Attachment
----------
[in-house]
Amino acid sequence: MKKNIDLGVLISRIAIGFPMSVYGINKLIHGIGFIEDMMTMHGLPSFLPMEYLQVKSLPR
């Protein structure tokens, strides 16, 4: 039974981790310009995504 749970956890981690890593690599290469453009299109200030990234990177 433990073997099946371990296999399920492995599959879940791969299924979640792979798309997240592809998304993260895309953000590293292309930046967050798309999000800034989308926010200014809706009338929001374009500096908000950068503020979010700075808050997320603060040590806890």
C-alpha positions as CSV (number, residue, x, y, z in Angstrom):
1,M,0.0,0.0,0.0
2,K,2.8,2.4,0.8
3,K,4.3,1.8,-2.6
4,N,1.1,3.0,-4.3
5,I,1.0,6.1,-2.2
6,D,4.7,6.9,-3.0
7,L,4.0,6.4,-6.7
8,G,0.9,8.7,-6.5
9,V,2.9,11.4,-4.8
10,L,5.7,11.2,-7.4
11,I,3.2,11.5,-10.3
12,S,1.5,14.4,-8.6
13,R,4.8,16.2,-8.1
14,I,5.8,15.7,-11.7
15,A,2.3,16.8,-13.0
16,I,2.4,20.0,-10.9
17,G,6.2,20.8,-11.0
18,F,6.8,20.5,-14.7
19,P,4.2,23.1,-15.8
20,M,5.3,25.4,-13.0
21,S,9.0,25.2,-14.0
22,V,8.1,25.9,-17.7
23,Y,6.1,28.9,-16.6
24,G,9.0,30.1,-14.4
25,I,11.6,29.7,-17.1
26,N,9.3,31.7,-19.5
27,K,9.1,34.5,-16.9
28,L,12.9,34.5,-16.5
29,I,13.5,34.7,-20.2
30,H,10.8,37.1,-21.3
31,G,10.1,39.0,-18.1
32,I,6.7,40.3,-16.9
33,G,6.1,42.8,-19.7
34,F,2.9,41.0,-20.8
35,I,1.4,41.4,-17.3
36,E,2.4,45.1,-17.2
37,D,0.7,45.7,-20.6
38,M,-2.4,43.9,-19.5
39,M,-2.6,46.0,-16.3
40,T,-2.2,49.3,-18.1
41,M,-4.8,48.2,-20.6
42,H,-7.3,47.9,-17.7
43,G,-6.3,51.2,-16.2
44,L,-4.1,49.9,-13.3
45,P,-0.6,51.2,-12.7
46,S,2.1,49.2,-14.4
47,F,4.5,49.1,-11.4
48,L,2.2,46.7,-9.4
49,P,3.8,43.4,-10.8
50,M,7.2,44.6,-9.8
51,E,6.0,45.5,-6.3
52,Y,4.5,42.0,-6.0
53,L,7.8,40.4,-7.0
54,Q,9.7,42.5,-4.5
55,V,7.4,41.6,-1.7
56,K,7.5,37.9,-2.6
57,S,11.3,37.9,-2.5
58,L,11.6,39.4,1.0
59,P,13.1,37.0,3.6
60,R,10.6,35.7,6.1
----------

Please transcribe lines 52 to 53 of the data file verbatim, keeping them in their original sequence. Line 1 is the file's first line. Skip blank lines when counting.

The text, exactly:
48,L,2.2,46.7,-9.4
49,P,3.8,43.4,-10.8